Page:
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Sunday, June 10, 2012

Mann Music Center, 5201 Parkside Avenue, Philadelphia, PA


Capacity 14000


Originally founded as the summer home of the Philadelphia Orchestra, The Mann Center for the Performing Arts is the only outdoor cultural arts venue in the Philadelphia region and one of the largest of it's kind in the nation. Located in beautiful Fairmount Park, this unique open-air theater has hosted some of the world’s best-known artists and performances.
The Mann Center for The Performing Arts is a summer musical venue located in Philadelphia's West Fairmount Park. The venue operates as both an indoor performance hall and an outdoor music venue.


In 1936, the violinist Bronislaw Huberman asked Mr. Mann to aid some Jewish musicians who had escaped from Nazi Germany to what was then the British protectorate of Palestine. With Mr. Mann's aid, the ensemble now known as the Israel Philharmonic Orchestra was founded. He became a strong supporter, providing much of the financing for the orchestra's new hall, which was opened in 1957 and named the Fredric R. Mann Auditorium, commonly referred to as The Culture Palace,  a performing arts venue in Tel Aviv, Israel, which was opened in 1957 at Habima Square. It is home to the Israel Philharmonic Orchestra. Leonard Bernstein conducted the inaugural concert, with pianist Arthur Rubinstein, as a soloist.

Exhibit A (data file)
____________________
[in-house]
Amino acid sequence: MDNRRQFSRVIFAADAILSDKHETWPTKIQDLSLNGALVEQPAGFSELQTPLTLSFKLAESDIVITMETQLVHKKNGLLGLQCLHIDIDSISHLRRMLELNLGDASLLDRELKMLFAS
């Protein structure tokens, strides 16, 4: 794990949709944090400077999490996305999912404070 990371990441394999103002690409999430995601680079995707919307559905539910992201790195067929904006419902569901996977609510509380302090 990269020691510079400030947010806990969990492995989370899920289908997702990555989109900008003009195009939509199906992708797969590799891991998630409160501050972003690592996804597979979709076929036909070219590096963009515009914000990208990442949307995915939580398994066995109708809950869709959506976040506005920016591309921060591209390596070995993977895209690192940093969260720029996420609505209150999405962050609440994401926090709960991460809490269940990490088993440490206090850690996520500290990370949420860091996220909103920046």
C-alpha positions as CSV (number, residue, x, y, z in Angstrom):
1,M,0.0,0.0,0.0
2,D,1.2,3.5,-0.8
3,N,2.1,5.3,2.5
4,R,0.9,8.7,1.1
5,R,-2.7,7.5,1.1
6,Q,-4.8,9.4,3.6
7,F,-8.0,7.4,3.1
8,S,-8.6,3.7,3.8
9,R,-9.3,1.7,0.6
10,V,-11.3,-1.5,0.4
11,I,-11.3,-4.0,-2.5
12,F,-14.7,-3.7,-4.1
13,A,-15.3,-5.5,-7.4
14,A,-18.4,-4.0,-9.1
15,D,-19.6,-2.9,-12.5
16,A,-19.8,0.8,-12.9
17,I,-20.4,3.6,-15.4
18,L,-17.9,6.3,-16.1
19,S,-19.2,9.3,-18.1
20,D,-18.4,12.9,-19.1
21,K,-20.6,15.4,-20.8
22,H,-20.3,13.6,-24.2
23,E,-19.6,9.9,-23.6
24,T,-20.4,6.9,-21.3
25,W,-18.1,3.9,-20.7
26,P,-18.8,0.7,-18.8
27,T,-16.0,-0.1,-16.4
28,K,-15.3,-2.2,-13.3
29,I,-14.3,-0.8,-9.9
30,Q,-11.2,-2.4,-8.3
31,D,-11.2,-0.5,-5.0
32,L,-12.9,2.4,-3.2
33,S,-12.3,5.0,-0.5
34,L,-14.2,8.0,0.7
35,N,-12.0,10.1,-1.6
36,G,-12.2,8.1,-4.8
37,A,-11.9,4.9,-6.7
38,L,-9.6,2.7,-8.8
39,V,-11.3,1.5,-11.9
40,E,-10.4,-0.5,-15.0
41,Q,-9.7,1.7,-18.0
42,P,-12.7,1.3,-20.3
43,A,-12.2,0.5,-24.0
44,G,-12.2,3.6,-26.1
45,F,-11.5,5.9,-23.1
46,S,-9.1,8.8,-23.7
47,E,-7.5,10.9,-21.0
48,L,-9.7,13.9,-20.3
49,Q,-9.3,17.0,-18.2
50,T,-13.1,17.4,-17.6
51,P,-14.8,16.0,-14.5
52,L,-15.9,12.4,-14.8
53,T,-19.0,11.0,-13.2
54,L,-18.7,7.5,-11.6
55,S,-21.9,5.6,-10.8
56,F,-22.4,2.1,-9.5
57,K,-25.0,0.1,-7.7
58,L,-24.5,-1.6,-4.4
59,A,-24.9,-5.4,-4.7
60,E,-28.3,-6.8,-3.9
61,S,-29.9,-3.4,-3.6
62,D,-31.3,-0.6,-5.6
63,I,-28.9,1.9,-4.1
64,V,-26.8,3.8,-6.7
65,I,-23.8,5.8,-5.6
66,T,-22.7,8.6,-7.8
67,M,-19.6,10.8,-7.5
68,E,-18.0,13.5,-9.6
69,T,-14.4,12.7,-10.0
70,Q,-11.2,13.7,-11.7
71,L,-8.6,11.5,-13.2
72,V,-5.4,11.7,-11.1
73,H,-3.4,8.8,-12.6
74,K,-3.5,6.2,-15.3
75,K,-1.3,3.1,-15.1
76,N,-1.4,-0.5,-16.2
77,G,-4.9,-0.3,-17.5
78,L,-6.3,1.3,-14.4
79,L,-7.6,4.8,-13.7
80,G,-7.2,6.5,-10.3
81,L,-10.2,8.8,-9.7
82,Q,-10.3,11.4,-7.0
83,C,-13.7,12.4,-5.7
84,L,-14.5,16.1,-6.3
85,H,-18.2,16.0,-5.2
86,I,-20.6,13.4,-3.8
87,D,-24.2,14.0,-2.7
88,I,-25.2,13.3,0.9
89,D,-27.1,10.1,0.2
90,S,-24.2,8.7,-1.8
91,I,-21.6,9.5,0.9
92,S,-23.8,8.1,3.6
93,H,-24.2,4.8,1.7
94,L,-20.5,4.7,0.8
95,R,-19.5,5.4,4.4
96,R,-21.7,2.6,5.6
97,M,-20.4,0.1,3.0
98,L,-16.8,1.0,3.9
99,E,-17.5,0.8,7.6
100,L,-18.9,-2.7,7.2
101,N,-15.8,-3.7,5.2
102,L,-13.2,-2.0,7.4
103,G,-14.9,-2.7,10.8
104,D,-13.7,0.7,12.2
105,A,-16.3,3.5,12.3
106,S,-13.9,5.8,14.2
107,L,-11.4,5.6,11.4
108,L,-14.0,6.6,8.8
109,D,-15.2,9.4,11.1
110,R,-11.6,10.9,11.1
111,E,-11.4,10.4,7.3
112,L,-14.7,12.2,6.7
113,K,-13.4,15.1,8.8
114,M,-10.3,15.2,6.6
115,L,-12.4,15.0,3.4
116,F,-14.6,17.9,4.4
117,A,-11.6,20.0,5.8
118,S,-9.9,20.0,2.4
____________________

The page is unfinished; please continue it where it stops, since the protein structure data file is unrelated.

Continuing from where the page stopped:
Bob Dylan performed at the venue during his 1993 European Tour on June 17, 1993.


Mr. Fredric R. Mann, who had been a board member of the Robin Hood Dell from 1941 until a disagreement over management policy in 1945 prompted his resignation, now took over the leadership completely. He found time in 1967, Mr. Mann was appointed the first United States Ambassador to Barbados, a position he held until 1969. In 1968, his responsibilities were expanded to include service as United States Special Representative to several Caribbean islands(3) 
Fredric R. Mann, past president of Golden Slipper Club

Violinist Isaac Stern (2L) speaking as Frederic R. Mann (3L) and composer Leonard Bernstein (3R) and his wife listen at the opening of the new concert hall, The Frederic R. Mann auditorium. (Photo by David Rubinger//Time Life Pictures/Getty Images)
David Ben-Gurion attending the opening of the new concert hall, The Frederic R. Mann auditorium. (Photo by David Rubinger//Time Life Pictures/Getty Images)
Mann devised a plan that called for joint support from contributors and from the city of Philadelphia, and which provided for free outdoor performances by the Philadelphia Orchestra. To date, an estimated six million free seats for Philadelphia Orchestra concerts have been provided by this system. 

The building first opened in 1976 as the Robin Hood Dell West, a companion facility to Fairmount Park's original performance band shell, the Robin Hood Dell.[2]
There had been musical programs at the original outdoor amphitheater in Philadelphia's Fairmount Park from 1930 onward. But by 1948, the Robin Hood Dell Concerts, as they were then called, were in serious trouble, and increased expenses and a drop in attendance closed the series after five of the six scheduled weeks.

In 1978, the facility was renamed "Mann Center for the Performing Arts" in honor of Frederic R. Mann.  He arranged for Zubin Mehta's first conducting appearance in the United States at Robin Hood Dell in 1960.

















Jerry performed here on
8/7/84 Jerry Garcia Band






  1. ^ "Mann Center For The Performing Arts – History". Mann Center For The Performing Arts. Archived from the original on 2008-05-19. Retrieved 2008-05-29.
  2. ^ "Philadelphia Orchestra". Philadelphia Orchestra. Retrieved 2008-05-29
  3. ^Page, Tim, ny times, Fredric R. Mann, Arts Patron, 87-02-27

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